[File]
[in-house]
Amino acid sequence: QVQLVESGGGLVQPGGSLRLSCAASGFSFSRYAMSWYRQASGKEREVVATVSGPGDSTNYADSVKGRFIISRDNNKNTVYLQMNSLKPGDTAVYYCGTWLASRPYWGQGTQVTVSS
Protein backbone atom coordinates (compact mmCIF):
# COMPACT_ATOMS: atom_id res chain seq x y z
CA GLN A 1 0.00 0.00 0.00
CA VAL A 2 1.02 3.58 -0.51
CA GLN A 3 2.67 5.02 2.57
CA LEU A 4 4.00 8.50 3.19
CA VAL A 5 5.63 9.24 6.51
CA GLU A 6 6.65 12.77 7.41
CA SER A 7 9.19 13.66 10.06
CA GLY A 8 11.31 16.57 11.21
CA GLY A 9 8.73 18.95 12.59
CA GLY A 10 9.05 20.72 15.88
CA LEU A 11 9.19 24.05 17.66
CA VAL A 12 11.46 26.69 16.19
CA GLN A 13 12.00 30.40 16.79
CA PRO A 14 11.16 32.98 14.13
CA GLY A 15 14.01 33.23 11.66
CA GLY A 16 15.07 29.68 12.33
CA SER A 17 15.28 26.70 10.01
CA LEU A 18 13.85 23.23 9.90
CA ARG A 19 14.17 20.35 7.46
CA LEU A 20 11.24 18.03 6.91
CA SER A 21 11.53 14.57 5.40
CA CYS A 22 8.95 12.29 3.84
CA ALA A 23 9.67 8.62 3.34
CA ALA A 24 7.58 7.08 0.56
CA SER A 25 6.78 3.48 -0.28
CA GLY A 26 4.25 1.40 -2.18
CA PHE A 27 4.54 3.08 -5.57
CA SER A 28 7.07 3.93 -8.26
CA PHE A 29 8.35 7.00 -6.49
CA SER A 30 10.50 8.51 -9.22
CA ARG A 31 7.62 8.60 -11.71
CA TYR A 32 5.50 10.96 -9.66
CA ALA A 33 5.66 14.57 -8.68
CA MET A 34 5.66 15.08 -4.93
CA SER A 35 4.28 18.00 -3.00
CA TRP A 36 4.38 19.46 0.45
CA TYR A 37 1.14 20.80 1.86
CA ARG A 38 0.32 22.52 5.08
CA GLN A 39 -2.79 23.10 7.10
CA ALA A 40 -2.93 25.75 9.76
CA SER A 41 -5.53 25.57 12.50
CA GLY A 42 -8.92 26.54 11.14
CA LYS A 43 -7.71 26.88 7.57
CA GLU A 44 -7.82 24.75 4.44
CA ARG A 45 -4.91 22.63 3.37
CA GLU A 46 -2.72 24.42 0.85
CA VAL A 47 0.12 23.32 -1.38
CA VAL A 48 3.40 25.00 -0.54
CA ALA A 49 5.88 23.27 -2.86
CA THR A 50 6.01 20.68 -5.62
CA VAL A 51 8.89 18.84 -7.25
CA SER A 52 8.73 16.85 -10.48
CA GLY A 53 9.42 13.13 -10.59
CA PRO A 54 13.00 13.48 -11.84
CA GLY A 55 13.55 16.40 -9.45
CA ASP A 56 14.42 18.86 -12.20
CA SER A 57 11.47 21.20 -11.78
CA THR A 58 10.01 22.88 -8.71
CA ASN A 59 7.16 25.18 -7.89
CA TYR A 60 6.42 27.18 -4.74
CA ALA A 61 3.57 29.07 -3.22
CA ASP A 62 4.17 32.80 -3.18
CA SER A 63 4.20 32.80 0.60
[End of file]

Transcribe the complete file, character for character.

[in-house]
Amino acid sequence: QVQLVESGGGLVQPGGSLRLSCAASGFSFSRYAMSWYRQASGKEREVVATVSGPGDSTNYADSVKGRFIISRDNNKNTVYLQMNSLKPGDTAVYYCGTWLASRPYWGQGTQVTVSS
Protein backbone atom coordinates (compact mmCIF):
# COMPACT_ATOMS: atom_id res chain seq x y z
CA GLN A 1 0.00 0.00 0.00
CA VAL A 2 1.02 3.58 -0.51
CA GLN A 3 2.67 5.02 2.57
CA LEU A 4 4.00 8.50 3.19
CA VAL A 5 5.63 9.24 6.51
CA GLU A 6 6.65 12.77 7.41
CA SER A 7 9.19 13.66 10.06
CA GLY A 8 11.31 16.57 11.21
CA GLY A 9 8.73 18.95 12.59
CA GLY A 10 9.05 20.72 15.88
CA LEU A 11 9.19 24.05 17.66
CA VAL A 12 11.46 26.69 16.19
CA GLN A 13 12.00 30.40 16.79
CA PRO A 14 11.16 32.98 14.13
CA GLY A 15 14.01 33.23 11.66
CA GLY A 16 15.07 29.68 12.33
CA SER A 17 15.28 26.70 10.01
CA LEU A 18 13.85 23.23 9.90
CA ARG A 19 14.17 20.35 7.46
CA LEU A 20 11.24 18.03 6.91
CA SER A 21 11.53 14.57 5.40
CA CYS A 22 8.95 12.29 3.84
CA ALA A 23 9.67 8.62 3.34
CA ALA A 24 7.58 7.08 0.56
CA SER A 25 6.78 3.48 -0.28
CA GLY A 26 4.25 1.40 -2.18
CA PHE A 27 4.54 3.08 -5.57
CA SER A 28 7.07 3.93 -8.26
CA PHE A 29 8.35 7.00 -6.49
CA SER A 30 10.50 8.51 -9.22
CA ARG A 31 7.62 8.60 -11.71
CA TYR A 32 5.50 10.96 -9.66
CA ALA A 33 5.66 14.57 -8.68
CA MET A 34 5.66 15.08 -4.93
CA SER A 35 4.28 18.00 -3.00
CA TRP A 36 4.38 19.46 0.45
CA TYR A 37 1.14 20.80 1.86
CA ARG A 38 0.32 22.52 5.08
CA GLN A 39 -2.79 23.10 7.10
CA ALA A 40 -2.93 25.75 9.76
CA SER A 41 -5.53 25.57 12.50
CA GLY A 42 -8.92 26.54 11.14
CA LYS A 43 -7.71 26.88 7.57
CA GLU A 44 -7.82 24.75 4.44
CA ARG A 45 -4.91 22.63 3.37
CA GLU A 46 -2.72 24.42 0.85
CA VAL A 47 0.12 23.32 -1.38
CA VAL A 48 3.40 25.00 -0.54
CA ALA A 49 5.88 23.27 -2.86
CA THR A 50 6.01 20.68 -5.62
CA VAL A 51 8.89 18.84 -7.25
CA SER A 52 8.73 16.85 -10.48
CA GLY A 53 9.42 13.13 -10.59
CA PRO A 54 13.00 13.48 -11.84
CA GLY A 55 13.55 16.40 -9.45
CA ASP A 56 14.42 18.86 -12.20
CA SER A 57 11.47 21.20 -11.78
CA THR A 58 10.01 22.88 -8.71
CA ASN A 59 7.16 25.18 -7.89
CA TYR A 60 6.42 27.18 -4.74
CA ALA A 61 3.57 29.07 -3.22
CA ASP A 62 4.17 32.80 -3.18
CA SER A 63 4.20 32.80 0.60